I understand that my hon. Friend the Minister for Universities and Science will visit the RAU in the near future. I will be pleased to accompany him, to show him the important role the institution plays in preparing students for the increasingly important work in agricultural production, the food supply chain and the management of the land on which we all rely. When he visits, I hope we will be able to reassure the university that this Government and their funding council, HEFCE, are committed to ensuring that the work of the last 170 years, which is literally being harvested in the UK and around the world, will continue to be supported in a fair and appropriate way.

I thank my hon. Friend the Minister for Skills for listening to me, and I thank you, Madam Deputy Speaker, for giving me this opportunity.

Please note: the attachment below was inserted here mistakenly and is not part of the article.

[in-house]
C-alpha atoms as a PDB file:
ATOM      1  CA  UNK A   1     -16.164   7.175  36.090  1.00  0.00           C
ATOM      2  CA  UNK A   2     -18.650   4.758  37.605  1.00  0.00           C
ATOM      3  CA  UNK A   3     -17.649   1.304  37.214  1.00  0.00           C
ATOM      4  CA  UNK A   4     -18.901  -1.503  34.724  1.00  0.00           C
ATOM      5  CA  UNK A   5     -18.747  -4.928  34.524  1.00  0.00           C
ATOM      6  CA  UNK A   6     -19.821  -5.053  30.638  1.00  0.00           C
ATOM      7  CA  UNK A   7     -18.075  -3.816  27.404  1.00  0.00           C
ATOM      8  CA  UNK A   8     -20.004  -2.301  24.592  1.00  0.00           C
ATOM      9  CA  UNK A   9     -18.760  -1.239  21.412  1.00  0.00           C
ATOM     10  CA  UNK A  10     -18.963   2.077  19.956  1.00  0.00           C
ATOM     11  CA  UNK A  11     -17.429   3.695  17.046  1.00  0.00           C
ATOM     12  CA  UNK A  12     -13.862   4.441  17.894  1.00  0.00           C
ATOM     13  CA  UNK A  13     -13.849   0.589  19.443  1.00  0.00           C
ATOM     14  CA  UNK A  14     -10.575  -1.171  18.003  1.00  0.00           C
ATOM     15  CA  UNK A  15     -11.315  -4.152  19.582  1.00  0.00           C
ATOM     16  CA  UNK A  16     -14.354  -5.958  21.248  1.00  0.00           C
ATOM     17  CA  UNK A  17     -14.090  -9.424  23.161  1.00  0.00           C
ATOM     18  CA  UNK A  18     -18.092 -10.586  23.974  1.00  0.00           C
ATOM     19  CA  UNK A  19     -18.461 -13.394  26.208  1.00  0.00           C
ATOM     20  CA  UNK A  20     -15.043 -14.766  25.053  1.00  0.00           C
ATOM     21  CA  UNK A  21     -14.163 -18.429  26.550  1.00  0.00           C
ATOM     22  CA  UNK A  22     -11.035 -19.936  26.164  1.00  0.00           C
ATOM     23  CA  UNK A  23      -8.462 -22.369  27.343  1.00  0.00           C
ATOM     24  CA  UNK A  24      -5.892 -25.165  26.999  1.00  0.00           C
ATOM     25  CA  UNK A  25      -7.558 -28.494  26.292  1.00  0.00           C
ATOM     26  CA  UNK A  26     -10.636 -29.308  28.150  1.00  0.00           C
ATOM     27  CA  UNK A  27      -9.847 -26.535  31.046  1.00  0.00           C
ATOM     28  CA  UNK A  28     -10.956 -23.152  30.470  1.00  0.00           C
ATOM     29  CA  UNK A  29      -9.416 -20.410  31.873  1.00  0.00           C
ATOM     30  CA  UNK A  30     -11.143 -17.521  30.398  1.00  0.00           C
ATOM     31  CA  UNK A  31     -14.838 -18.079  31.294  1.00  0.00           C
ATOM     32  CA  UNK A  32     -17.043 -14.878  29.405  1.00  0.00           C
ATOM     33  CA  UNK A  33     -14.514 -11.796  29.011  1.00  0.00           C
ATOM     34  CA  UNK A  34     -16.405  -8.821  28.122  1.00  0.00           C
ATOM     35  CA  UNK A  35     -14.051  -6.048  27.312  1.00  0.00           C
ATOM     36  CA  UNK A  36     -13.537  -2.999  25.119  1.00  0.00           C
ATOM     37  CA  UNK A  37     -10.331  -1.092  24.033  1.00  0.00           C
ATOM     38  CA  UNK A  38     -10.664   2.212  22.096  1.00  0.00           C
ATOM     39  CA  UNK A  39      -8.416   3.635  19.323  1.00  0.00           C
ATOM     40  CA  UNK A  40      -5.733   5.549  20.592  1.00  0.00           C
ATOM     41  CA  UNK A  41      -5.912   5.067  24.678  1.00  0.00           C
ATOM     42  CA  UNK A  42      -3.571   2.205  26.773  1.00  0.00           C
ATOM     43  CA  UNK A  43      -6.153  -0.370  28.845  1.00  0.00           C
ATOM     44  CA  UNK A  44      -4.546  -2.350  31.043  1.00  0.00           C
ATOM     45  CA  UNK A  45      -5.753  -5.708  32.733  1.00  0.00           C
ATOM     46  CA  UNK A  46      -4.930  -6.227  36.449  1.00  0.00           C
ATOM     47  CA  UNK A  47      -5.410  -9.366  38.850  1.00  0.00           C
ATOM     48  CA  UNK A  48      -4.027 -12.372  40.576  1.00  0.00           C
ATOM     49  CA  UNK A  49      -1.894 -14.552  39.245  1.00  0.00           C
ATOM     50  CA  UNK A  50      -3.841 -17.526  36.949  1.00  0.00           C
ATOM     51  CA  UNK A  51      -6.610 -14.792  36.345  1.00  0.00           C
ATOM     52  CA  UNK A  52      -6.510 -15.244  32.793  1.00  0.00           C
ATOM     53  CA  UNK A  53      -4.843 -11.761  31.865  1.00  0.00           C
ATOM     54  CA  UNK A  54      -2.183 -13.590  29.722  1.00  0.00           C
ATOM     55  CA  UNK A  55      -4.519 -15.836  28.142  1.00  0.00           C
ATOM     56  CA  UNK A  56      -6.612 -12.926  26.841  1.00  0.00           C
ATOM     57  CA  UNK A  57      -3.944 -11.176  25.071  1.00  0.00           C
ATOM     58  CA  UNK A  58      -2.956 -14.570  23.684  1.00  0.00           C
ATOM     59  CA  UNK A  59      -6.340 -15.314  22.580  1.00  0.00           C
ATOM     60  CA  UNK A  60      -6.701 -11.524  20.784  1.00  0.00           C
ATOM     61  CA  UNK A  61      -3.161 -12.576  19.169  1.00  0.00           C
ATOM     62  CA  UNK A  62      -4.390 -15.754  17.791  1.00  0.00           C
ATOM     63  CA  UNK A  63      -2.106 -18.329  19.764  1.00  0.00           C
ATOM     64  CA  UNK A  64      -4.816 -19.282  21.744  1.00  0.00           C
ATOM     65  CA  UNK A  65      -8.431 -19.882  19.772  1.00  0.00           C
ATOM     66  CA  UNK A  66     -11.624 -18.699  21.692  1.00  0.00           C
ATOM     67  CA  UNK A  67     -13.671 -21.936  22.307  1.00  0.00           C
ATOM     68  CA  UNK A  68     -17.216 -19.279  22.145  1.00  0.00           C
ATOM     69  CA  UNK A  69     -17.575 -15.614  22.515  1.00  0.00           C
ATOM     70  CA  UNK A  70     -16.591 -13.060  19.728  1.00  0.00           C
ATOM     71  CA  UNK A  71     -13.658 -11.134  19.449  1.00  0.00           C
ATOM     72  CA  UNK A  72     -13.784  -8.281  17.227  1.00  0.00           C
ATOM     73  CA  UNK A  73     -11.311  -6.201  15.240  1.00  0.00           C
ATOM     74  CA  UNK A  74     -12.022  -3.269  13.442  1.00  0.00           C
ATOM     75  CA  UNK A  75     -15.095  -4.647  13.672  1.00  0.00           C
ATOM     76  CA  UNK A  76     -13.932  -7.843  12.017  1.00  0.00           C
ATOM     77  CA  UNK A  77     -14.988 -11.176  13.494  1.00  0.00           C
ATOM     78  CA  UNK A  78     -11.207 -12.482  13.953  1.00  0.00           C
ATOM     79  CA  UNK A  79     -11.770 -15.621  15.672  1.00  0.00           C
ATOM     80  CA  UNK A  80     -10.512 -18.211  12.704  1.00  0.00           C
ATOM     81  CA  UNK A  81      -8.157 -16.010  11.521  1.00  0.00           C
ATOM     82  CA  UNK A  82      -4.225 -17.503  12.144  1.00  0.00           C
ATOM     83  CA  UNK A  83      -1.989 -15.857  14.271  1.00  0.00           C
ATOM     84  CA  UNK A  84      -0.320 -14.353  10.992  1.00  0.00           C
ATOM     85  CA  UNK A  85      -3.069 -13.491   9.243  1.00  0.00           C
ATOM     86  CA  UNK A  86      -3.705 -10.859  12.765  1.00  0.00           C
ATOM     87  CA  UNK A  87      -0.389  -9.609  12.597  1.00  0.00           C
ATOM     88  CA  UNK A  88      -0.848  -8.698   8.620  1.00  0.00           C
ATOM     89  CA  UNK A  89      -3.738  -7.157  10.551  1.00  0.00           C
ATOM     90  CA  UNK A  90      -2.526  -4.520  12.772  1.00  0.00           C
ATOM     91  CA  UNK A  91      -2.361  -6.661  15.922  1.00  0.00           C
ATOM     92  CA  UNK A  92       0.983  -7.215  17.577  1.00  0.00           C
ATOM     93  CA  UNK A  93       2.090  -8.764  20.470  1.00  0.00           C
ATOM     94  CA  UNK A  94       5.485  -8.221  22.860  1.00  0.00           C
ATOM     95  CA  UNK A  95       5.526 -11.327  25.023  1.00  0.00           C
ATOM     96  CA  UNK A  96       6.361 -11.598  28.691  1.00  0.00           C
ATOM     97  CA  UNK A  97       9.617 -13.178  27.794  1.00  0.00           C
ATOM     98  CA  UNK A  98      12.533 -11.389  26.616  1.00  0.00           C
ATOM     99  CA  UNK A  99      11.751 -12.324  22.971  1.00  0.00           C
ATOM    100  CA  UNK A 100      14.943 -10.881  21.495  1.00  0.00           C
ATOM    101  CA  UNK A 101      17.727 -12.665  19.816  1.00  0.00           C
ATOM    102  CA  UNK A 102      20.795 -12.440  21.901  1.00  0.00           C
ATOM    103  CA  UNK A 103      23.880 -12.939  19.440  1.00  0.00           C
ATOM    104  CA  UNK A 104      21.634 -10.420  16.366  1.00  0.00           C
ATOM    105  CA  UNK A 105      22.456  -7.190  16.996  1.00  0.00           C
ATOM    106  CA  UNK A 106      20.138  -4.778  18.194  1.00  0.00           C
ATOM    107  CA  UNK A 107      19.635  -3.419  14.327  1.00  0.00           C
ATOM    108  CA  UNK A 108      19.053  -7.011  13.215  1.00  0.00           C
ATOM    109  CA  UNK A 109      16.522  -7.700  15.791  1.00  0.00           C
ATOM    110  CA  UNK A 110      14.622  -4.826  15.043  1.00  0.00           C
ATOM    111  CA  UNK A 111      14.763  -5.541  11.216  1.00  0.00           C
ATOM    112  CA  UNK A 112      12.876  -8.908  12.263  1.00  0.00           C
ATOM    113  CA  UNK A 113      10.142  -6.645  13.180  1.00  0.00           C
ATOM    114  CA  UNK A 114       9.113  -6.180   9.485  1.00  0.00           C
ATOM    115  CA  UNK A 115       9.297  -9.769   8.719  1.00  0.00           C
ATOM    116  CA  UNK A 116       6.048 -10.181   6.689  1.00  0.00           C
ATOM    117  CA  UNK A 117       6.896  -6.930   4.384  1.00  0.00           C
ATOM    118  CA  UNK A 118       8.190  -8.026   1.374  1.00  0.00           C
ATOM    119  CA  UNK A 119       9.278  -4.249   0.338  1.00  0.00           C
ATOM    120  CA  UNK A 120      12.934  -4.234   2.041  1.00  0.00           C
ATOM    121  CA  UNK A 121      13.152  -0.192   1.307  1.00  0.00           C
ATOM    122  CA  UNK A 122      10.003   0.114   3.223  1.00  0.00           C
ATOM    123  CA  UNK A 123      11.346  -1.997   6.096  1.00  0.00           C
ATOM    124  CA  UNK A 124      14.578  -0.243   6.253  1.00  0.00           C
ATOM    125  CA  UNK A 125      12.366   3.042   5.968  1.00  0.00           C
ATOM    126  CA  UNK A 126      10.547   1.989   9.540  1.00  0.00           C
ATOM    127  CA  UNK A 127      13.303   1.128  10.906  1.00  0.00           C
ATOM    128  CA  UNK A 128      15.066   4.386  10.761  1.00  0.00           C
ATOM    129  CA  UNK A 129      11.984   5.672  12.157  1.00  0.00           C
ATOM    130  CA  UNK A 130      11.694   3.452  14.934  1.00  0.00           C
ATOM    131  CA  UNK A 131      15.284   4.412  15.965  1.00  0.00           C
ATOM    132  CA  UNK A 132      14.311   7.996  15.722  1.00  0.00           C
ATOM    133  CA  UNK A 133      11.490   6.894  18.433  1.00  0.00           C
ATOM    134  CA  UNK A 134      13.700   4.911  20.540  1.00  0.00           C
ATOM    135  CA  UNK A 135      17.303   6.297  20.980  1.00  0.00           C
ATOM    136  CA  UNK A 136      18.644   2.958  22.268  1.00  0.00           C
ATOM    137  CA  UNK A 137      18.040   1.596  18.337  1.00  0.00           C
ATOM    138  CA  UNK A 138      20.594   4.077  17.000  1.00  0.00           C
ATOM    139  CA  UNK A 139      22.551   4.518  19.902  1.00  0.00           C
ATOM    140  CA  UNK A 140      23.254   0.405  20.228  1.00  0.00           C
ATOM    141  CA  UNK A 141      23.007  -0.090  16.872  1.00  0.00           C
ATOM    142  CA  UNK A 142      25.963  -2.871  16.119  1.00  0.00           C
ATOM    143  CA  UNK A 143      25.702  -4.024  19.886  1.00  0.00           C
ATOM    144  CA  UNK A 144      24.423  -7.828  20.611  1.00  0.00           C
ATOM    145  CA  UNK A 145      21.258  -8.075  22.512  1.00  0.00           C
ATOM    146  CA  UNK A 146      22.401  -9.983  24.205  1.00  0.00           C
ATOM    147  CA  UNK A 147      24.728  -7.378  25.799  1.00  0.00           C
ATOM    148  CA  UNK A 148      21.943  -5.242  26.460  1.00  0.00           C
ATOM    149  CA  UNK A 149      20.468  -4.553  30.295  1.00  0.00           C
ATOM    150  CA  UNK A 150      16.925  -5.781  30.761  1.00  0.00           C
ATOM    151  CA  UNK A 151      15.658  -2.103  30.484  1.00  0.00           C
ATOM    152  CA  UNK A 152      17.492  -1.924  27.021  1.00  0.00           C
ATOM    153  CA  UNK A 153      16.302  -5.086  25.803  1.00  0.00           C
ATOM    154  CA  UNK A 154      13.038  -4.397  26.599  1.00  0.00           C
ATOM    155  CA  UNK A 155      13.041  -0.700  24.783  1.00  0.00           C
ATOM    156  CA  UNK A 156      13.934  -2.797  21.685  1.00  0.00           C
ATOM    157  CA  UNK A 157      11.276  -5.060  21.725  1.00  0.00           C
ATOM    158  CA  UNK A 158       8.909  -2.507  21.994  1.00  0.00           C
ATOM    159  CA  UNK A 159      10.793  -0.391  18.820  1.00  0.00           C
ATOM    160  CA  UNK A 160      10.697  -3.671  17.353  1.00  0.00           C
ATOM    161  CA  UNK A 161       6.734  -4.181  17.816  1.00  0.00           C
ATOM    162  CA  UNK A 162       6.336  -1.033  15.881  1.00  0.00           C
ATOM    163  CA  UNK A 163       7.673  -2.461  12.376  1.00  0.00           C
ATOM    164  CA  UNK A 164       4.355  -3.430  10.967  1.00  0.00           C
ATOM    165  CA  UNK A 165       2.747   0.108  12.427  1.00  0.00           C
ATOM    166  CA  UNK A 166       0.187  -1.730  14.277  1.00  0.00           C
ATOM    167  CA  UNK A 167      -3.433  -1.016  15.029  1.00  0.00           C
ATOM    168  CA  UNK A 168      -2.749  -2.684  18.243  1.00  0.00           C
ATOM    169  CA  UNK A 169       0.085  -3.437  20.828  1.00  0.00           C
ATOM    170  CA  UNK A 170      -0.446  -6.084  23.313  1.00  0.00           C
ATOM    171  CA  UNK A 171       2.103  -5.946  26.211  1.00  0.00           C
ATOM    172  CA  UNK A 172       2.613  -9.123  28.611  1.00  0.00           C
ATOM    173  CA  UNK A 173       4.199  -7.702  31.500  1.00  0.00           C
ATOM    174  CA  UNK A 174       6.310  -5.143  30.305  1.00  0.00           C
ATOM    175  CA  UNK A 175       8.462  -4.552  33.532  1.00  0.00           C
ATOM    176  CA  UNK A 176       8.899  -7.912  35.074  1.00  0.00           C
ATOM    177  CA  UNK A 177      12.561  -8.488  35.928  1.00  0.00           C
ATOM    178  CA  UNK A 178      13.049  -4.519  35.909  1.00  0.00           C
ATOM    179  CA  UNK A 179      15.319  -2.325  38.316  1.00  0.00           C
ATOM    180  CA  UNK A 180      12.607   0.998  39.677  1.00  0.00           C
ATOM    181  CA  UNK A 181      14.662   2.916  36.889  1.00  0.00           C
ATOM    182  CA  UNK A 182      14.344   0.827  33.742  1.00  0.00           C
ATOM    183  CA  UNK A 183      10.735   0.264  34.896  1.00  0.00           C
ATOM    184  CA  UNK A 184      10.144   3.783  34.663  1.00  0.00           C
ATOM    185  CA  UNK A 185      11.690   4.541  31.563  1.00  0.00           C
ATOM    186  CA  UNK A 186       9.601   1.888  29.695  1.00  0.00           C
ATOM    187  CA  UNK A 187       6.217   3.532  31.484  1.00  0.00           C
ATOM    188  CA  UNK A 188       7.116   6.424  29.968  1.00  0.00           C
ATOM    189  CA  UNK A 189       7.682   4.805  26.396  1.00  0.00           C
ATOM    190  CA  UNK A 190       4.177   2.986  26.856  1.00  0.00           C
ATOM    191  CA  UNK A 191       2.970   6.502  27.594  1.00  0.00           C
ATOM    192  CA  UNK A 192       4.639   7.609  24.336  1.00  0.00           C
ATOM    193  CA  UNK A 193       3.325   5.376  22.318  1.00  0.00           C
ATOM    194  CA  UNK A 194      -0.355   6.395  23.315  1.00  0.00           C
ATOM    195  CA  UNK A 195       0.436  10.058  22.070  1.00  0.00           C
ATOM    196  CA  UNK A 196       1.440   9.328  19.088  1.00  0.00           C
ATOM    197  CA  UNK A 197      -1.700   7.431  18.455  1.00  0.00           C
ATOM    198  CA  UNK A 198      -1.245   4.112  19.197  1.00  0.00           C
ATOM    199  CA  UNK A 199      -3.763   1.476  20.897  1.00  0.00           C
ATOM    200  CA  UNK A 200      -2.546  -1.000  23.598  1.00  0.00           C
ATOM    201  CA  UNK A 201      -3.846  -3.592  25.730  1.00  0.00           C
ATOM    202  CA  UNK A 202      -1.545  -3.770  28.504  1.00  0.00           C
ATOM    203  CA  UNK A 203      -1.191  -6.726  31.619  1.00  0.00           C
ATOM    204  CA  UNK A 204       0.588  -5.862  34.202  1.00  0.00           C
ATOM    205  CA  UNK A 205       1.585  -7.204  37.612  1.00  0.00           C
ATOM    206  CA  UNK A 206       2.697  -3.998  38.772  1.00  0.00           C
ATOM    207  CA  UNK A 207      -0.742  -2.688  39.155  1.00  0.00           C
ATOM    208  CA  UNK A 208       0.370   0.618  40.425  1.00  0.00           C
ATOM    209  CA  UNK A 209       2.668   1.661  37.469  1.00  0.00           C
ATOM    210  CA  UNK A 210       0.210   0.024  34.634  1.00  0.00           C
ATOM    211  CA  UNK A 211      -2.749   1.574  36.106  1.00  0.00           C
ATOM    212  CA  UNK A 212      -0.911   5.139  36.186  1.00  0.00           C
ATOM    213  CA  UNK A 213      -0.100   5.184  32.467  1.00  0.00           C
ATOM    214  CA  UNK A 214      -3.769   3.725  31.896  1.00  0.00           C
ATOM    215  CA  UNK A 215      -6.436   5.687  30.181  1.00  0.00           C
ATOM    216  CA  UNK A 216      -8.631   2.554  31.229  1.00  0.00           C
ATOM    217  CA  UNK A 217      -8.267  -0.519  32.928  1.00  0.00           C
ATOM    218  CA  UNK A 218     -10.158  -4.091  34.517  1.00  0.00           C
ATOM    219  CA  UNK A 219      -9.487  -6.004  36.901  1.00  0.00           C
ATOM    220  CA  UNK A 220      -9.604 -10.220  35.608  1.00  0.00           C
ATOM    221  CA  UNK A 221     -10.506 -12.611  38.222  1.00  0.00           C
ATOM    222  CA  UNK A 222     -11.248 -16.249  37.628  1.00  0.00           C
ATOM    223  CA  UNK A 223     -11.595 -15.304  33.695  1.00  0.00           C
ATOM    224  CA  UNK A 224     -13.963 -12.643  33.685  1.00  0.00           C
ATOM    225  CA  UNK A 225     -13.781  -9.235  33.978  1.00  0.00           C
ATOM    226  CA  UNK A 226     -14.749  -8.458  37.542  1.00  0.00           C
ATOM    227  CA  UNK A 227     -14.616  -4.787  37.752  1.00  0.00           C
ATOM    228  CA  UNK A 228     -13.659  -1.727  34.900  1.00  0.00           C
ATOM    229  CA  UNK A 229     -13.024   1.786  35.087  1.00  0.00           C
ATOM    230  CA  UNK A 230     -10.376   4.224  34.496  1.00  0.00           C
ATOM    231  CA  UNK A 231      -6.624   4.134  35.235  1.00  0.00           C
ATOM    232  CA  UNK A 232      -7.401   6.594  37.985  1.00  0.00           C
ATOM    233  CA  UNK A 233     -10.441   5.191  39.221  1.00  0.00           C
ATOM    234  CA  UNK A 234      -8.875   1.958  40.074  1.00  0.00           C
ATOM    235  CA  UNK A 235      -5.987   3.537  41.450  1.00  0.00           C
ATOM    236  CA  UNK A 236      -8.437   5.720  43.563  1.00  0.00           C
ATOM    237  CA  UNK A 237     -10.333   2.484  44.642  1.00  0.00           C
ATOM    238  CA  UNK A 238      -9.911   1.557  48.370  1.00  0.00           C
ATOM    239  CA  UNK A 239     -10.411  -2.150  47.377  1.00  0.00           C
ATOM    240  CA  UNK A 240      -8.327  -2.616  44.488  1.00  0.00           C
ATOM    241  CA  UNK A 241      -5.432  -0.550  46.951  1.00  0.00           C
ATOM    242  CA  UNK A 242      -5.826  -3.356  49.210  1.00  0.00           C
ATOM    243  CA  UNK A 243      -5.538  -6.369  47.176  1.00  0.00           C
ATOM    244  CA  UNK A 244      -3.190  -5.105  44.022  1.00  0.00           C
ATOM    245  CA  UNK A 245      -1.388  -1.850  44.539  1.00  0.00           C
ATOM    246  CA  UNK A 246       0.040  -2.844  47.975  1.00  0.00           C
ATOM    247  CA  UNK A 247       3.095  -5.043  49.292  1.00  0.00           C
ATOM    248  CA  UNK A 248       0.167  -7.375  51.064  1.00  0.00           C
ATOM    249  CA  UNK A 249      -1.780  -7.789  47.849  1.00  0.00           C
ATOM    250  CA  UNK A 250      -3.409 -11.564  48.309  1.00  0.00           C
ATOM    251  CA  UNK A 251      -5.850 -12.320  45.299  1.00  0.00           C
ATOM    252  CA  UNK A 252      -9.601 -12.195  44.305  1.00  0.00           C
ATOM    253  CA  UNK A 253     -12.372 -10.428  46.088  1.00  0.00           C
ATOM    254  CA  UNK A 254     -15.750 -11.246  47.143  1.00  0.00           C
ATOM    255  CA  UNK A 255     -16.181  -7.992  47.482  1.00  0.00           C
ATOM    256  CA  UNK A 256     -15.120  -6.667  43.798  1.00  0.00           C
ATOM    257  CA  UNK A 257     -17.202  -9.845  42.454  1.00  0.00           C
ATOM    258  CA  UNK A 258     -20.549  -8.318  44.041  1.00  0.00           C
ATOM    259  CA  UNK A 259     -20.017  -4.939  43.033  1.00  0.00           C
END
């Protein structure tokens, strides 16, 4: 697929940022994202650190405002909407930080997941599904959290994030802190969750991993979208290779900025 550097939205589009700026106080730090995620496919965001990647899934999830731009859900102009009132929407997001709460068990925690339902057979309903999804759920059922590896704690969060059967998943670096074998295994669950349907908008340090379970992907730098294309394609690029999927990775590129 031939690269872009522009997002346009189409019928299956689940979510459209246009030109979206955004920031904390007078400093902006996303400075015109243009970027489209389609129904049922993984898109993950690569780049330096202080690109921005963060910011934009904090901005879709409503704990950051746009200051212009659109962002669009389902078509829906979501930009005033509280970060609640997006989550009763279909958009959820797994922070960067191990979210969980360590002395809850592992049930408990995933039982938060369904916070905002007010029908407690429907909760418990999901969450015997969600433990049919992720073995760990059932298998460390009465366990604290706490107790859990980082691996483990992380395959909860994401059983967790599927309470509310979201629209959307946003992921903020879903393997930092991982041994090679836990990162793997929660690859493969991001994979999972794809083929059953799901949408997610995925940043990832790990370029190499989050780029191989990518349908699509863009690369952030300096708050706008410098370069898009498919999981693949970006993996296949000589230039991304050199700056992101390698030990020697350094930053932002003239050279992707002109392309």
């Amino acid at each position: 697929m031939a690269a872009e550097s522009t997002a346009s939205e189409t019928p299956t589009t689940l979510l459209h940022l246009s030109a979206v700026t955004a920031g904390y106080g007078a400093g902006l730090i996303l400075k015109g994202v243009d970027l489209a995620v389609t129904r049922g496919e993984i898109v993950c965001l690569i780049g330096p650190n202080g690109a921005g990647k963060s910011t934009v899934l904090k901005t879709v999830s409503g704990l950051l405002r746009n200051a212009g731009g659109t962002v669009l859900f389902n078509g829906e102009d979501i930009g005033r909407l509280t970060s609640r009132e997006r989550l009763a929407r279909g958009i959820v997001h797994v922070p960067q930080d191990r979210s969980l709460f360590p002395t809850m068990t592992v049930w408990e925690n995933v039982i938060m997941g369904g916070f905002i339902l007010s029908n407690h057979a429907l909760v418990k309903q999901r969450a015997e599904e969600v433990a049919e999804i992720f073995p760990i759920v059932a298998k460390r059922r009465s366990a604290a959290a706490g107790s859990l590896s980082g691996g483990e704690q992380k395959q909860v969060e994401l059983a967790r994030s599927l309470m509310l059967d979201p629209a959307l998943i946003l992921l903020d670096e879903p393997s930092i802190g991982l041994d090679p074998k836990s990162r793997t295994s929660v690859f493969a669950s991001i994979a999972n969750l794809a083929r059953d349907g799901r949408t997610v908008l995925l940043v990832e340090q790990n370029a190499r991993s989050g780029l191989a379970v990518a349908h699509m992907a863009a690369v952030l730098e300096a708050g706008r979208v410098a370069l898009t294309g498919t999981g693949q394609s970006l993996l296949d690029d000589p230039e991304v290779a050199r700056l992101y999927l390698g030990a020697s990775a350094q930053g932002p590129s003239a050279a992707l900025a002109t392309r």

It is a pleasure to answer this debate on behalf of the Government. My hon. Friend the Member for The Cotswolds (Geoffrey Clifton-Brown) cares passionately about the subject, and rightly so, because the Royal Agricultural University is a fine, ancient and distinguished institution. It is an adornment to his constituency and he is one of its former pupils, so he is right to represent it as passionately as he does.

I know that my hon. Friend will agree that the United Kingdom’s university sector is one of the glories of our education system. It is respected and admired around the world. It has within it ancient and modern institutions, very large universities and very small specialist universities. It is not the size of an institution that determines its repute, but its quality, and the quality of the RAU is undisputed. It is admired and known around the world. There are farmers in Africa and estate managers in south America who will share stories of what they learned when they were at the Royal Agricultural University. My hon. Friend is therefore absolutely right to say that this is an institution that deserves the full support of everyone in Government who is involved in supporting higher education.